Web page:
Southern Ocean seabird disease

Pathogens and parasites in Tasmanian and Southern Ocean seabirds

Degree type

PhD

Closing date

10 October 2022

Campus

Hobart

Citizenship requirement

Domestic/International

About the research project

Seabirds are known to carry a range of gastrointestinal parasites and pathogens. Climate change is predicted to shift species distributions globally, increasing the risk of novel parasite and pathogen infections. Yet, parasite and pathogen biodiversity, distribution, and prevalence are scarcely studied in seabirds, as is the connectivity of these organisms among colonies and species, and the role of diet as a vector for parasite infection. Hence, the potential for parasites and pathogens to spread as seabird and prey distributions shift under climate change is unknown. This research will apply genomic sequencing and bioinformatics approaches to identify and quantify microbes and parasites from seabird faecal material. Our existing collections of seabird faecal material from both Tasmania and the Southern Ocean will allow for analyses of (1) temporal variation in infection loads, both inter-annually and throughout the annual breeding cycle; (2) range-wide spatial variation in infection loads within particular seabird hosts; (3) host-specificity of parasites and pathogens by investigating multiple host species from the same location; and (4) the role of diet as a vector for parasite infection using our existing dietary records. This research will fill an important gap in our understanding of wildlife health in Tasmania and the Southern Ocean and whether parasites and pathogens may be an emerging threat to seabirds under climate change.

Primary Supervisor

Meet Dr Jane Younger

Funding

Applicants will be considered for a Research Training Program (RTP) scholarship or Tasmania Graduate Research Scholarship (TGRS) which, if successful, provides:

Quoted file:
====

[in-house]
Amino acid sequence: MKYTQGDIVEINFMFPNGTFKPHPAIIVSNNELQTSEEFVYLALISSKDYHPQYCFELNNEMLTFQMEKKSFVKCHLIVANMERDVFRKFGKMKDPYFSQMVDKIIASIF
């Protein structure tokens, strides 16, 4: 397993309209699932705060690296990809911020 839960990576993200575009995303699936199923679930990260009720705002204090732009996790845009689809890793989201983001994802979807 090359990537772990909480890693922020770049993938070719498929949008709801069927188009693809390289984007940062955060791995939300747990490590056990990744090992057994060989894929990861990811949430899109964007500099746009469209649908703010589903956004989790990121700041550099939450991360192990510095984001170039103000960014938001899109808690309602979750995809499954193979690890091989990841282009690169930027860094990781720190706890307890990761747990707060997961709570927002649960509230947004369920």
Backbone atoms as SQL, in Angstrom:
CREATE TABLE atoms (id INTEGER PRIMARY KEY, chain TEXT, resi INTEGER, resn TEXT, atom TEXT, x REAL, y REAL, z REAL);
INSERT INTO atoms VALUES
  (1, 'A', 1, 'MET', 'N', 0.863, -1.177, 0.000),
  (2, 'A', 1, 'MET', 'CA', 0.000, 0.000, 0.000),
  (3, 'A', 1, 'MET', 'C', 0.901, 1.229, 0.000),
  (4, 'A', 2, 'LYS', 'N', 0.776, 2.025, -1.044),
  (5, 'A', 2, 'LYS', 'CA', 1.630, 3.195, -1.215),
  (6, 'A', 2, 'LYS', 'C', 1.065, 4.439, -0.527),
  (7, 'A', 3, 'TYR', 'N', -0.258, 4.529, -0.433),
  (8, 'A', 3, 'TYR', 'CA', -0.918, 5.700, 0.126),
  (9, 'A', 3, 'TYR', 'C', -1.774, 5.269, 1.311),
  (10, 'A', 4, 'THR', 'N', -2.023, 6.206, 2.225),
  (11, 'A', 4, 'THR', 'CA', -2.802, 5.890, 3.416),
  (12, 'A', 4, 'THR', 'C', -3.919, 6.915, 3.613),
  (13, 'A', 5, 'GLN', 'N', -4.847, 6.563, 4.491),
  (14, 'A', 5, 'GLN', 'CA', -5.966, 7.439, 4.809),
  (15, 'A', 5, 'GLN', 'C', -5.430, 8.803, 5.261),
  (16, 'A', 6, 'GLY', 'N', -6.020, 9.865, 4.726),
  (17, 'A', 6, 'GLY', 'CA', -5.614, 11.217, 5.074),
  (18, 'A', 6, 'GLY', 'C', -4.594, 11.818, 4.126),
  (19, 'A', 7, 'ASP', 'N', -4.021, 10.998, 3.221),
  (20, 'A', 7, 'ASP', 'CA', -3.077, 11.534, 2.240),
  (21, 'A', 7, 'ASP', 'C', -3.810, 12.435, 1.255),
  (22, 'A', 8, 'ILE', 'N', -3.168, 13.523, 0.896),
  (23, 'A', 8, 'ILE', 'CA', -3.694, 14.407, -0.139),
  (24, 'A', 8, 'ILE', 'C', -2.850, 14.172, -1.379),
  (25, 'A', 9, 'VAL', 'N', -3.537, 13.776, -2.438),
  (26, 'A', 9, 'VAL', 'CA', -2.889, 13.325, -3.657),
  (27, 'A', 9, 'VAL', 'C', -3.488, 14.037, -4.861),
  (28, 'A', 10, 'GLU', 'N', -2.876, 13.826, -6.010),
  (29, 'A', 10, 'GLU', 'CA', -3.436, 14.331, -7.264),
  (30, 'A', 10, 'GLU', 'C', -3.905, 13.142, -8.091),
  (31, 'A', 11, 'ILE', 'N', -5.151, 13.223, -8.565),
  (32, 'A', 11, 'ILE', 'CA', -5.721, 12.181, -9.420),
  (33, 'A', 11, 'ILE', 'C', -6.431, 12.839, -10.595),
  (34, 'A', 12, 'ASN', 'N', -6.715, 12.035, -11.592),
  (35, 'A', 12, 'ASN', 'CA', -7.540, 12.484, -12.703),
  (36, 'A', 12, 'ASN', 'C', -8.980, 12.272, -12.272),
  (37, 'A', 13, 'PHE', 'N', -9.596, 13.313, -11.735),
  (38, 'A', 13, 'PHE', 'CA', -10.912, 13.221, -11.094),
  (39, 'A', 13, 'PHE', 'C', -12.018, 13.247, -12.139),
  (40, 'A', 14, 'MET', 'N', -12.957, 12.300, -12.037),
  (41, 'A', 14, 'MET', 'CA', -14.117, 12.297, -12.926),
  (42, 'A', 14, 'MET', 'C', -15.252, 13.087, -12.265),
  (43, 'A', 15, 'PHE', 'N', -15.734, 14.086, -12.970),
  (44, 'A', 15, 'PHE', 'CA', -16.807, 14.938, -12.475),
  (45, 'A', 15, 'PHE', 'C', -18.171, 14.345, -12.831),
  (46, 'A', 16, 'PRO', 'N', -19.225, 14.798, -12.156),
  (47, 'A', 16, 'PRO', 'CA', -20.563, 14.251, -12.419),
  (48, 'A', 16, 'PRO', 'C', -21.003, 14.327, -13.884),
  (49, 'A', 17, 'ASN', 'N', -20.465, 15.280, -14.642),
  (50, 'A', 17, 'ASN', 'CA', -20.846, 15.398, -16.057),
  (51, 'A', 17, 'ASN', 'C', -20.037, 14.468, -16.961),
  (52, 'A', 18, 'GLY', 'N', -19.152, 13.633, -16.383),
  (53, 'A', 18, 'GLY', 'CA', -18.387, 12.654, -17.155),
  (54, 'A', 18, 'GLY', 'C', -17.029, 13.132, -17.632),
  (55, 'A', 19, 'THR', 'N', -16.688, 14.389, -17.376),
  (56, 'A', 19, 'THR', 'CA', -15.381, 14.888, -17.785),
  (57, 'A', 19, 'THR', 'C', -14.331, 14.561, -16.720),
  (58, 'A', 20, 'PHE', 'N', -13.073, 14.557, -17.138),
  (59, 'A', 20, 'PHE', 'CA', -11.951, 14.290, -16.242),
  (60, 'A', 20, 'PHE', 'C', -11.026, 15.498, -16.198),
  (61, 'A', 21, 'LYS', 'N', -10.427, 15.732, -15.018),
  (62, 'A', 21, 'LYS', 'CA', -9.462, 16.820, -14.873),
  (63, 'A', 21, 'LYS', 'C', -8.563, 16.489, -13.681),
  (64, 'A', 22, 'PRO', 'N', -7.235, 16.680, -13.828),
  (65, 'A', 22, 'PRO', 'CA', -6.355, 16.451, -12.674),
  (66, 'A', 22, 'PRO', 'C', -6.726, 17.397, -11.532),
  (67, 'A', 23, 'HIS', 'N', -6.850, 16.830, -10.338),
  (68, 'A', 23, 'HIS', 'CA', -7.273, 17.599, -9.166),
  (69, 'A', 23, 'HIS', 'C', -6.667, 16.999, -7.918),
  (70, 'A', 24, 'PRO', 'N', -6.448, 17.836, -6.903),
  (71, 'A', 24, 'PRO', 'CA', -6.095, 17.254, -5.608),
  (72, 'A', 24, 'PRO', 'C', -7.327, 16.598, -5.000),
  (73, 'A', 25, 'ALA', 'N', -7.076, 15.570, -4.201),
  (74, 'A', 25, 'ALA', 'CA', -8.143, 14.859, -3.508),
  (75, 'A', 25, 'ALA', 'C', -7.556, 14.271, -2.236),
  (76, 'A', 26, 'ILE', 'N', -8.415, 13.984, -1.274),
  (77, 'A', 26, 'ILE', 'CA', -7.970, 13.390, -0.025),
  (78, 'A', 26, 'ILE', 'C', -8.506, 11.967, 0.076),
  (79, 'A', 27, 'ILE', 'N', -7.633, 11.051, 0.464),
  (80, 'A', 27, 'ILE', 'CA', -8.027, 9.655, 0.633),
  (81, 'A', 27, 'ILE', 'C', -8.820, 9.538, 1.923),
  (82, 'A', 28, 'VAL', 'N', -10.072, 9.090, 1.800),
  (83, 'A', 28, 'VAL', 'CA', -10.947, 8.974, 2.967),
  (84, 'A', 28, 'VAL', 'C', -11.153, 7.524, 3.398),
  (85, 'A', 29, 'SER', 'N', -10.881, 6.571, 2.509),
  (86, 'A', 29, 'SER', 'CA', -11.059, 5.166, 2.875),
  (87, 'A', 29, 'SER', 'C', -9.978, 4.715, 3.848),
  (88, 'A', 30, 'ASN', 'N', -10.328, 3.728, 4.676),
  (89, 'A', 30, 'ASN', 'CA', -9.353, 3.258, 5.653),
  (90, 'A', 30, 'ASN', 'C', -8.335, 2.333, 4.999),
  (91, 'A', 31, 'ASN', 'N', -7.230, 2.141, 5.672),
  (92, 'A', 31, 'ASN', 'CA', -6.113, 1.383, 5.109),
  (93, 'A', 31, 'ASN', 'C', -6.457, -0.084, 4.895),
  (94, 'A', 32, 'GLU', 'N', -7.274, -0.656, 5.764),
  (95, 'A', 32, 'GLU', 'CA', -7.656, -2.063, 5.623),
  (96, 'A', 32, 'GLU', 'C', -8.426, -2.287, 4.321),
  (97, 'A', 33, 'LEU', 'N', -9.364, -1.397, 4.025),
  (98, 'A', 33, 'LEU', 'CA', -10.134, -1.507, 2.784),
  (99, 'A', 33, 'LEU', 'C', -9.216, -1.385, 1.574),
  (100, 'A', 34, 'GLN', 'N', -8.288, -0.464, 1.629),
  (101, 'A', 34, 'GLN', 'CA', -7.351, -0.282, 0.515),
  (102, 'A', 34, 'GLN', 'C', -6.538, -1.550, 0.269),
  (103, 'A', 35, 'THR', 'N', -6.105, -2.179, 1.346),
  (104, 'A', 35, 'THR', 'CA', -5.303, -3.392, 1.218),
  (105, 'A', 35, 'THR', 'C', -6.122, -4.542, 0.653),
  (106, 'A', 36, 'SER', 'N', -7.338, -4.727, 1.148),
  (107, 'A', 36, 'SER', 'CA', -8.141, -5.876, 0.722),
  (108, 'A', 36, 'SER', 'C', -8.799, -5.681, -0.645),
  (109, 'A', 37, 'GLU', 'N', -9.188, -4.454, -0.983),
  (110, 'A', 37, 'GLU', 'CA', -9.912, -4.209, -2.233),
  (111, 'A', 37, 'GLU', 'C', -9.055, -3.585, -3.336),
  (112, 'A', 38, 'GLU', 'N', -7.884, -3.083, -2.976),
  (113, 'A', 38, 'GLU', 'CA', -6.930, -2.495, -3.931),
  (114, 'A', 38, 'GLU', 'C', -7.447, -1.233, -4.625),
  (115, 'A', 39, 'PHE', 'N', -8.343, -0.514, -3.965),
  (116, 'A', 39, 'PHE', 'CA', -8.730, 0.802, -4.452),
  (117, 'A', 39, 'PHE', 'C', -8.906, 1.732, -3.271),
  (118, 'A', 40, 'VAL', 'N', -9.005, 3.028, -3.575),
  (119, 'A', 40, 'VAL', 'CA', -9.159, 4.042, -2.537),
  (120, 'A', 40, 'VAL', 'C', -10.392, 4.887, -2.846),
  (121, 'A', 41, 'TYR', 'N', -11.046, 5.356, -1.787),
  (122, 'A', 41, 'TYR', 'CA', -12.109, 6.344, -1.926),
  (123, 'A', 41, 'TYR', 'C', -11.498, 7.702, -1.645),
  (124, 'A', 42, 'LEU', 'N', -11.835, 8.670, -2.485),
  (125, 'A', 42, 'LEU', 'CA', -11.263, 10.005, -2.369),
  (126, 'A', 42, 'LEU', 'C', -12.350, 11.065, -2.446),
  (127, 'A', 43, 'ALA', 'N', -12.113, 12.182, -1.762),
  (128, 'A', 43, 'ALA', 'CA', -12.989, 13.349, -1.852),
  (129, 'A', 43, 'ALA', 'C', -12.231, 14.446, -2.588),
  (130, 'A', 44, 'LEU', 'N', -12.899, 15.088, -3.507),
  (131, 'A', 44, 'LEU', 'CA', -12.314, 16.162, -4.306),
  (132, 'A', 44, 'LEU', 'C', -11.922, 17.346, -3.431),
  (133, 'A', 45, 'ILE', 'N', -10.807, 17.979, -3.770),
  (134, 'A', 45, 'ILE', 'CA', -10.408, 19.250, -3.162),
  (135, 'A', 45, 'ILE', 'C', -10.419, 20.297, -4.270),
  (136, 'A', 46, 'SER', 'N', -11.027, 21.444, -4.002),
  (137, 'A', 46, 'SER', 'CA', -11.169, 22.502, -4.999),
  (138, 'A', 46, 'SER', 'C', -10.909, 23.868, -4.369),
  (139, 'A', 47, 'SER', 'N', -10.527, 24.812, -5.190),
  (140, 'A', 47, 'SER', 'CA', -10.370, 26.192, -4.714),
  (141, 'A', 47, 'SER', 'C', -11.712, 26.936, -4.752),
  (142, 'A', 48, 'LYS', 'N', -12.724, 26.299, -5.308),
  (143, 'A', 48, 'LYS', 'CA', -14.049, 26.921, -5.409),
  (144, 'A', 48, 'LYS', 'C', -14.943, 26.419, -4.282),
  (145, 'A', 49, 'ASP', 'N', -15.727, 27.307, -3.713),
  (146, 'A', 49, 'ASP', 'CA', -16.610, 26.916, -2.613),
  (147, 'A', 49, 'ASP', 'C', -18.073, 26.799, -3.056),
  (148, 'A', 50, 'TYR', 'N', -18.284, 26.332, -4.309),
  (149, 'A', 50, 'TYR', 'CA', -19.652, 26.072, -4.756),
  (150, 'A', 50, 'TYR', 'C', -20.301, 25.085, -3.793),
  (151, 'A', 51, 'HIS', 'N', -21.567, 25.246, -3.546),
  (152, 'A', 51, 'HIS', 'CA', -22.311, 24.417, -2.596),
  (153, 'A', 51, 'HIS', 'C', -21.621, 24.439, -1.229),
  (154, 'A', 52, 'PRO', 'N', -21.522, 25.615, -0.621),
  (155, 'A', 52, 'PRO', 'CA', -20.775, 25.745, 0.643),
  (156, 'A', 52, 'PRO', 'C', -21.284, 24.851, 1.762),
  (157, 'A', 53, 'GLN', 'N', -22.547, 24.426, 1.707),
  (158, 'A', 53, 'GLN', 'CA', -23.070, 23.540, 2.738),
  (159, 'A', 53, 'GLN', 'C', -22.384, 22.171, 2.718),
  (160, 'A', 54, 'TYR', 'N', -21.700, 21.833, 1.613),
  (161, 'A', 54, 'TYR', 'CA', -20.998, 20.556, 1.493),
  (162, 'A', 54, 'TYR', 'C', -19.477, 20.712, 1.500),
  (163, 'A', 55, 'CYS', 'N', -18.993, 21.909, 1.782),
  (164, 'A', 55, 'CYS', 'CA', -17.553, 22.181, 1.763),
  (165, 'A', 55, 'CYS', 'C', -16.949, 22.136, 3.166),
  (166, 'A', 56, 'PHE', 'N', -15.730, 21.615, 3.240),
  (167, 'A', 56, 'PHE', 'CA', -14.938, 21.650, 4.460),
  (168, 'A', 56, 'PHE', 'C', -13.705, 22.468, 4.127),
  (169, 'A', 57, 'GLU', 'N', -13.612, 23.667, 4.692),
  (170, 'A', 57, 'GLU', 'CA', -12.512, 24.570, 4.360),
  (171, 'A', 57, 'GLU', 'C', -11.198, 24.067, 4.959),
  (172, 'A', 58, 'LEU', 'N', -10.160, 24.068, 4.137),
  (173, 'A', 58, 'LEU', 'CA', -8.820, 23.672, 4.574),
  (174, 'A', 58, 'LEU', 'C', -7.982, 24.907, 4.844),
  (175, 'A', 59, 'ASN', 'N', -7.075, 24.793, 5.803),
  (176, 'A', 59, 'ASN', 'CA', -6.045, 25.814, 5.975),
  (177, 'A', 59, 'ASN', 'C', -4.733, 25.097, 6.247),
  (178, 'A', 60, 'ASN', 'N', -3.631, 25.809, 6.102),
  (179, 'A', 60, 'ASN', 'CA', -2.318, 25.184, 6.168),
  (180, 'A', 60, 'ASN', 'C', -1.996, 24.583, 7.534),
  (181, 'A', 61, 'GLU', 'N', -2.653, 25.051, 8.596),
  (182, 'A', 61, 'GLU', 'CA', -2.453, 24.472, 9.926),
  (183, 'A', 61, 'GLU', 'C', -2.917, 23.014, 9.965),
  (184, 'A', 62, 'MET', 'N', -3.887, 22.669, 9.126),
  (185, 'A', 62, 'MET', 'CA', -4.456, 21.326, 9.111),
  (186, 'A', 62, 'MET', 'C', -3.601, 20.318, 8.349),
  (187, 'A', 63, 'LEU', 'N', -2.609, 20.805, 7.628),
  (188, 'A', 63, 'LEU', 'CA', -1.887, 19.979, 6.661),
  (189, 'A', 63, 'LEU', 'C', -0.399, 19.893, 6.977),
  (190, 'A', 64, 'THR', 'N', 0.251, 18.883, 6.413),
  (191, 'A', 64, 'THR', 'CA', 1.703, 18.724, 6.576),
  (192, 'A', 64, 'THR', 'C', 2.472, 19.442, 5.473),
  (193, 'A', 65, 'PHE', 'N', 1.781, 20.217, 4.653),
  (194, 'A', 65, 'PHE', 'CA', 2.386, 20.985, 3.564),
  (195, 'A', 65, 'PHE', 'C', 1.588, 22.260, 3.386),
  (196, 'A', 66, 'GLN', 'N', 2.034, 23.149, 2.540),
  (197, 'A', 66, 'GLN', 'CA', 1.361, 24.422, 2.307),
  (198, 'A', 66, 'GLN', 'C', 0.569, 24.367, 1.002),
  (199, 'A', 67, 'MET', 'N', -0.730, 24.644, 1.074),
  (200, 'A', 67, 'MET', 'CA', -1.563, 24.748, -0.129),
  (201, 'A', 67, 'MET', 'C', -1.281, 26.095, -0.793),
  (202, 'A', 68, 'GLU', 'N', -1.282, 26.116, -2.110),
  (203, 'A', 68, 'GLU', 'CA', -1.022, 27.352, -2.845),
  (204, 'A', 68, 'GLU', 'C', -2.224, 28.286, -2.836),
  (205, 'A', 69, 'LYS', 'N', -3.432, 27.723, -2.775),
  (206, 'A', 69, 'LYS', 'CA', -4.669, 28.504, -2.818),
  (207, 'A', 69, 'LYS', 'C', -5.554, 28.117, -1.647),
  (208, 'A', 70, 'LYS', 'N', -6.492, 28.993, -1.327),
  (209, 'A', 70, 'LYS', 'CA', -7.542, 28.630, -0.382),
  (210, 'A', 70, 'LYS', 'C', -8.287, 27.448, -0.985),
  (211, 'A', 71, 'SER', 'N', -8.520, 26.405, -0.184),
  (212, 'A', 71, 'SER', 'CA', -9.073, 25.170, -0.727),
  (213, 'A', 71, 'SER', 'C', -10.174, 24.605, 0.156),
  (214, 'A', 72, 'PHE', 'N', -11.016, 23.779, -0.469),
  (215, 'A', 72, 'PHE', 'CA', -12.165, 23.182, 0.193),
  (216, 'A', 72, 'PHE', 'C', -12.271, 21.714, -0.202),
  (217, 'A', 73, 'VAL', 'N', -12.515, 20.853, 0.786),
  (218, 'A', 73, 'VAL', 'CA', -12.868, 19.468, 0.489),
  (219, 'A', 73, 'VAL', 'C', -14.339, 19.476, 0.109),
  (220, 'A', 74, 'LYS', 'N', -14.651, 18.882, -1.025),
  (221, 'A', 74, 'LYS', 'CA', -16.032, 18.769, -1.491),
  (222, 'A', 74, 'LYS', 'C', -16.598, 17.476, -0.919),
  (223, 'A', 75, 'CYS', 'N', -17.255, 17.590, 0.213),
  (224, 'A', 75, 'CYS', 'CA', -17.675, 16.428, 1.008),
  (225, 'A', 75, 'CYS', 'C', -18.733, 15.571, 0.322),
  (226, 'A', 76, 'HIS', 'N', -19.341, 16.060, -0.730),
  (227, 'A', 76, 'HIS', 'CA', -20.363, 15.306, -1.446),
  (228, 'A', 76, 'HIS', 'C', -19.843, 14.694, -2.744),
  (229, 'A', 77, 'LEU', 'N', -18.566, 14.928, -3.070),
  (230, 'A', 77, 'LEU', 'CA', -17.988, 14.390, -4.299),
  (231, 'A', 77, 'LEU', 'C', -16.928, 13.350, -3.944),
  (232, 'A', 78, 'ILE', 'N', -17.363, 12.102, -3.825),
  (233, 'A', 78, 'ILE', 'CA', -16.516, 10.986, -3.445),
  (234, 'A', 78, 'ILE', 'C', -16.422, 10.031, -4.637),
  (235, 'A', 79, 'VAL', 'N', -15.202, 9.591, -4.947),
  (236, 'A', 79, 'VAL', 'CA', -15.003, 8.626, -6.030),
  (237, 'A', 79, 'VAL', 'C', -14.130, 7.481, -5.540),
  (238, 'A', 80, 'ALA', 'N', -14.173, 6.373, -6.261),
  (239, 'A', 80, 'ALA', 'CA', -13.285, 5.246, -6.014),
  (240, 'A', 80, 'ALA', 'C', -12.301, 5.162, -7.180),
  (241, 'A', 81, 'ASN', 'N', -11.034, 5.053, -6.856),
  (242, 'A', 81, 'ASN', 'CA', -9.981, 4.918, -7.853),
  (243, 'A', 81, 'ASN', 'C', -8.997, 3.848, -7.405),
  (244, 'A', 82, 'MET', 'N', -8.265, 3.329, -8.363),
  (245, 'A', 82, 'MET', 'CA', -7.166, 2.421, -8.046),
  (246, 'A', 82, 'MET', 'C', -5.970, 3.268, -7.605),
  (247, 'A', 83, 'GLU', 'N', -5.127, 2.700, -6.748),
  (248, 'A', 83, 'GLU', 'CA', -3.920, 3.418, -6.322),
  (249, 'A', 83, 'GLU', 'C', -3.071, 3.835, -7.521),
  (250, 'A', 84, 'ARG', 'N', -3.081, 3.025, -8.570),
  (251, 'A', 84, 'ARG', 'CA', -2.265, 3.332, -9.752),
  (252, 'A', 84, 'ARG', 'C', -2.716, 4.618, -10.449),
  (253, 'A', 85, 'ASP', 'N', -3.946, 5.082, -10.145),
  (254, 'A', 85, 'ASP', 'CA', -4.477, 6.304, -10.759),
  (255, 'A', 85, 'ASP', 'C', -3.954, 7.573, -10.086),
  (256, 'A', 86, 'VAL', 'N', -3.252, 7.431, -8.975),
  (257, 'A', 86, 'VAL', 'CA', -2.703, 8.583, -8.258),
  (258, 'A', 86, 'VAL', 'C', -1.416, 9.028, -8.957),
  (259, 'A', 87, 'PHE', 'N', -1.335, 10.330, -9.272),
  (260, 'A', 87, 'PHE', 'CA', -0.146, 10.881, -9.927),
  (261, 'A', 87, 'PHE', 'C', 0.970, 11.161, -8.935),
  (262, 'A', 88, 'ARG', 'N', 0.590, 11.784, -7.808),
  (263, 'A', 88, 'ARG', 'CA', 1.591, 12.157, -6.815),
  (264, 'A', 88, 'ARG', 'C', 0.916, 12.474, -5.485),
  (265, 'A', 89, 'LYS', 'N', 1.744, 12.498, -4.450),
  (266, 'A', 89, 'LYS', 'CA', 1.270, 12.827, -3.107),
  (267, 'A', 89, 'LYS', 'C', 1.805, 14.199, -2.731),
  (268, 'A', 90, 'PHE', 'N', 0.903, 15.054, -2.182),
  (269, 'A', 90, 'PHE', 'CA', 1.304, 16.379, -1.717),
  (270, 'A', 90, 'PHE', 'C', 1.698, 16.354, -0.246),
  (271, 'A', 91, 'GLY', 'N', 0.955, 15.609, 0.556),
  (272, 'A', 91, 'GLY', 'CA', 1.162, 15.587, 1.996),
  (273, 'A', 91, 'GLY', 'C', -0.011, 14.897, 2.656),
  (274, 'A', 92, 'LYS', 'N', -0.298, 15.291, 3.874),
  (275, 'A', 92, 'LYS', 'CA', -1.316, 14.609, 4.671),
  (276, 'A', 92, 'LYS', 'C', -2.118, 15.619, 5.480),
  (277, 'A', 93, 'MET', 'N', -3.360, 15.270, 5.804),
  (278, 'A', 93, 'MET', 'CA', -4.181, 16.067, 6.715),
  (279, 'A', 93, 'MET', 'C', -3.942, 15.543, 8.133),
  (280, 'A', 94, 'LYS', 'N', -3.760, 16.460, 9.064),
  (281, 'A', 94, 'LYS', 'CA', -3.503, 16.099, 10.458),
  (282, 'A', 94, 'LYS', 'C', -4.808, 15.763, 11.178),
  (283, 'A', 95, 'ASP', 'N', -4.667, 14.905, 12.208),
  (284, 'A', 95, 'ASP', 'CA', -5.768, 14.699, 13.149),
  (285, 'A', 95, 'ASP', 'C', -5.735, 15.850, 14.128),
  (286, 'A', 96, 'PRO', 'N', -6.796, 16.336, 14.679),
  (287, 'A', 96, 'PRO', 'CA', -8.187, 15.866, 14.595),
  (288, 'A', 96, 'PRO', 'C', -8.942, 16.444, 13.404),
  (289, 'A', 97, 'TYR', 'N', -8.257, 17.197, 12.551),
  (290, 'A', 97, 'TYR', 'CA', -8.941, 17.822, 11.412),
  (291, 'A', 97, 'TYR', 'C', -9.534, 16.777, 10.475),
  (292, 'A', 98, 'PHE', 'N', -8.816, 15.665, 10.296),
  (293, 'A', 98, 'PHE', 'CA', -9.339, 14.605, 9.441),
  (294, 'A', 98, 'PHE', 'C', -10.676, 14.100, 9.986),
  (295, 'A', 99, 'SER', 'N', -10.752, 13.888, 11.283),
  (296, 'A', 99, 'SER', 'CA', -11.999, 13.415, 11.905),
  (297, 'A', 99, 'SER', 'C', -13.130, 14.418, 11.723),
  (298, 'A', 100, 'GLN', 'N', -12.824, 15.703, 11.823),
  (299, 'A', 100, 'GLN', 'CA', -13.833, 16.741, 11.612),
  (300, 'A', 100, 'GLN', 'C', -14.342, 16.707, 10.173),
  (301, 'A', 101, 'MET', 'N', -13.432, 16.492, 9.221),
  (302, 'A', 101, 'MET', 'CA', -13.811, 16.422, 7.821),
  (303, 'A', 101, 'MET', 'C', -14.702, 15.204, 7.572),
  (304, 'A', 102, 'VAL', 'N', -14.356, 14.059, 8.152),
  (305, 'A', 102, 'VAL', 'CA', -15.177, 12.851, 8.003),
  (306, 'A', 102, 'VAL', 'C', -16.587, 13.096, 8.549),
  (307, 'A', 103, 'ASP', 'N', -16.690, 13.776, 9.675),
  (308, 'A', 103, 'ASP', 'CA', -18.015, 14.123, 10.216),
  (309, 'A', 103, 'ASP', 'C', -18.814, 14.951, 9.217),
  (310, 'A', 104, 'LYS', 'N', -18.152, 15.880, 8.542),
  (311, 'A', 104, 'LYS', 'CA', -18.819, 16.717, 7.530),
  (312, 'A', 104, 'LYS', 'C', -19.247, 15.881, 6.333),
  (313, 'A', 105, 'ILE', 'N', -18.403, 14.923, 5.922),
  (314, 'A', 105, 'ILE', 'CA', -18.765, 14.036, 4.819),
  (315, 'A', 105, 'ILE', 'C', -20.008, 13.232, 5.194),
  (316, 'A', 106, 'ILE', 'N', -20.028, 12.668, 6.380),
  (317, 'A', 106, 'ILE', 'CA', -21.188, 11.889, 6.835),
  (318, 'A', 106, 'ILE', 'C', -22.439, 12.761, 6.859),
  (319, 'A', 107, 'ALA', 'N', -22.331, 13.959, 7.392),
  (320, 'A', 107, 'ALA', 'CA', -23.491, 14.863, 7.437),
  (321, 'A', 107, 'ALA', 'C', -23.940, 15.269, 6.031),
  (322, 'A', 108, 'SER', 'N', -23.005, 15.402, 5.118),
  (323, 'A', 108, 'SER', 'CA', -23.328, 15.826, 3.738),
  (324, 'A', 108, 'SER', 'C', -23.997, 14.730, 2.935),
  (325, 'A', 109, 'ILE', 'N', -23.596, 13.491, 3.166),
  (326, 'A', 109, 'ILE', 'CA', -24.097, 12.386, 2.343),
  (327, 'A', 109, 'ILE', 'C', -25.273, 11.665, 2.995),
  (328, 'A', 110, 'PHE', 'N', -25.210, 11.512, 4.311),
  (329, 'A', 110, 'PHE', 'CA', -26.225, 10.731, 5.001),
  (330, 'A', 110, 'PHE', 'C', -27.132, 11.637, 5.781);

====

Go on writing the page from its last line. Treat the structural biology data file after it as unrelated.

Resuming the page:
• a living allowance stipend of $28,854 per annum (2022 rate, indexed annually) for 3.5 years
  • a relocation allowance of up to $2,000
  • a tuition fees offset covering the cost of tuition fees for up to four years (domestic applicants only)

If successful, international applicants will receive a University of Tasmania Fees Offset for up to four years.

As part of the application process you may indicate if you do not wish to be considered for scholarship funding.

Eligibility

Applicants should review the Higher Degree by Research minimum entry requirements.

Additional eligibility criteria specific to this project/scholarship:

  • Applicants must be able to undertake the project on-campus

Selection Criteria

The project is competitively assessed and awarded.  Selection is based on academic merit and suitability to the project as determined by the College.

Additional essential selection criteria specific to this project:

  • Understanding of animal ecology and marine ecosystems
  • Experience in bioinformatics
  • Knowledge of molecular techniques required for DNA metabarcoding
  • A good understanding of statistics and experience in applying them

Additional desirable selection criteria specific to this project:

  • Expertise with molecular lab work and lab work troubleshooting
  • Proficiency in R

Application process

There is a three-step application process:

  1. Select your project, and check you meet the eligibility and selection criteria;
  2. Contact the Primary Supervisor, Dr Jane Younger to discuss your suitability and the project's requirements; and
  3. Submit an application by the closing date listed above.
    • Copy and paste the title of the project from this advertisement into your application. If you don’t correctly do this your application may be rejected.
    • As part of your application, you will be required to submit a covering letter, a CV including 2 x referees and your project research proposal.

Following the application closing date applications will be assessed within the College. Applicants should expect to receive notification of the outcome by email by the advertised outcome date.

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